How the Other Half Lives essays
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There is another striking example of this tendency to put phrases in the place of realities in Mr. Hobson's paper. We all of us depend, says Mr. Hobson, upon services rendered by and to each other; we are all of us influenced by the thoughts and actions of each other; therefore—so the argument seems to run—we can have no individuality of our own, we can have no private possession of our own faculties (still less, of course, of the property won by faculties); no rights over ourselves; being parts of the social whole, and not in reality separate individuals, we cannot own ourselves, we can only be possessed in common; we can only share in owning all our fellow-men, while at the same time we ourselves are owned by our fellow-men. Humanity, in the socialist view, cannot be divided up into such valueless and insignificant fractions, as individuals; it must be treated in a more dignified manner—wholesale, in the lump.
This article appeared in the Fortnightly Review for July 1850.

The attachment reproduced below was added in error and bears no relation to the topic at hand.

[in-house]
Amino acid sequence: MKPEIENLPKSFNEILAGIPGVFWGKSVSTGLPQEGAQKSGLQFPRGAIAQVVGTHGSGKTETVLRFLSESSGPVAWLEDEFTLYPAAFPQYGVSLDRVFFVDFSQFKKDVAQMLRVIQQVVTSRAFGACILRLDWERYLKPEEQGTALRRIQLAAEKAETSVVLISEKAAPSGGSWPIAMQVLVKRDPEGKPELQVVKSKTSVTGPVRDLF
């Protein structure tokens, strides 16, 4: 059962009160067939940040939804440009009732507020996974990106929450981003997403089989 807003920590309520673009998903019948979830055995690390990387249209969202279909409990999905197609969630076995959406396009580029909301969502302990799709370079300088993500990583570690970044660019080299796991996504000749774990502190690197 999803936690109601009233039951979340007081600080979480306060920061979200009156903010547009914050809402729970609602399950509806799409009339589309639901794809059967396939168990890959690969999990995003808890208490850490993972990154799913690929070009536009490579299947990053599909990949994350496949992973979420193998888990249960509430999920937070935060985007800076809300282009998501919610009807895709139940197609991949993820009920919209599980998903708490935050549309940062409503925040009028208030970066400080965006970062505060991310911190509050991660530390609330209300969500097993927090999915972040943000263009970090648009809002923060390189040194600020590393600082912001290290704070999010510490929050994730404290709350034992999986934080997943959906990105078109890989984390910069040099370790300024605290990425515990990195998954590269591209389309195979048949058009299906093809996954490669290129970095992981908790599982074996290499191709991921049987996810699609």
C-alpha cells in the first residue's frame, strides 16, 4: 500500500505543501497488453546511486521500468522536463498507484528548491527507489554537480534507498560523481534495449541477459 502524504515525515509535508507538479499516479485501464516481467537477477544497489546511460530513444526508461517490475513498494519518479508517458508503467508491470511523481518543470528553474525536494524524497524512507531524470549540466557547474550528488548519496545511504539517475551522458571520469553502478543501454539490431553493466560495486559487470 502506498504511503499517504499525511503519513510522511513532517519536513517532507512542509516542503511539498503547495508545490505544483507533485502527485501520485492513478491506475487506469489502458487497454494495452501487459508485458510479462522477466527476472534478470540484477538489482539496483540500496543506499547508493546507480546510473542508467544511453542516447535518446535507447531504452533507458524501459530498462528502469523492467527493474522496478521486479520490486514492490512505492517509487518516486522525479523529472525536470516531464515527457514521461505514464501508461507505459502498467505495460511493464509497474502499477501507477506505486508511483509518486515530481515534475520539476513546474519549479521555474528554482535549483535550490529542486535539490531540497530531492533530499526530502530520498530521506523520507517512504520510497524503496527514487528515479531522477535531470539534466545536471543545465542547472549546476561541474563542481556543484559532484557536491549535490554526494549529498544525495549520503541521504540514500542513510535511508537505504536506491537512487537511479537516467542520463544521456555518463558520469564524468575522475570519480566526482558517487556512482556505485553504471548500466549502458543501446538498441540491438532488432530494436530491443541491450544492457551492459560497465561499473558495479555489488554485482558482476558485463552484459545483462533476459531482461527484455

In all the annals of reasoning—and they are many and strange—was there ever such a perverse method followed of reaching a conclusion? And to what is it due? It is all due to the fact that the socialist is under the unhappy destiny of having to plead for an impossible creed—a creed founded on Old World reactionary and superstitious ideas, that are only waiting half-alive to be decently buried forever by the race that has suffered so much and so long for them. The socialist, as an individual, is often infinitely better than his creed of power worship. You can't read the papers of Mr. Hobson or of some other socialistic writers without feeling that generous impulses and desires, and in a certain sense large ideas, run through them; but unfortunately all these generous impulses and large ideas turn, like fairy gold, to dust and ashes, because they are wedded to compulsion, which degrades all that it touches. What can be pettier, narrower, more reactionary, more superstitious and irrational, than the worship by the socialist of majority rule—the crowning of every three men, because they are three, and the moral and material effacement of every two men, because they are two; or the building up of a gigantic fabric of unlimited power, with the arbitrary suspension and limitation of the faculties of the individual in every direction? What moral or intellectual redemption can possibly be found for such a system? It would be as narrow and stifling as a prison cell; as full of trick and intrigue as the inner council chamber of the College of the Jesuits; as timorous and despairing as the creed of the ascetics, who pronounced the world to be evil and the cloister to be the only safe place in it; as brutal as the politics of a Napoleon or a Bismarck. Is there any reason, then, to wonder that men, with the literary tact and ability of Mr. Hobson, seek, almost unconsciously to themselves, to cover up the dead bones of their system with metaphor and abstract conception, and to ask us to admire the something of their literary manufacture, which has as little to do with the real thing, as hothouse flowers have to do with the poor decomposing remains that lie inside the coffin on which the flowers are flung. The highest art in the world cannot gild socialism. It is impossible to make beautiful the denial of liberty. To slightly alter a famous saying—socialism is the negation of all personal rights, erected into a system; and literature, even in the hands of a master, is powerless to make us look with anything but scorn on that negation. The bones and the bare skull grin through all the false decorations that you hang about them, making them only more the ghastly, the more skill you expend in trying to adorn them. I would suggest to Mr. Hobson whether it would not have been truer art to have left on one side the plaster and stucco work of literature, and to have simply said: “Our creed is a brutal and stupid one—all compulsion is brutal and stupid—but the world is an evil one, and its evils must be pounded with cudgel and club, just in such fashion as we can most easily get at them.”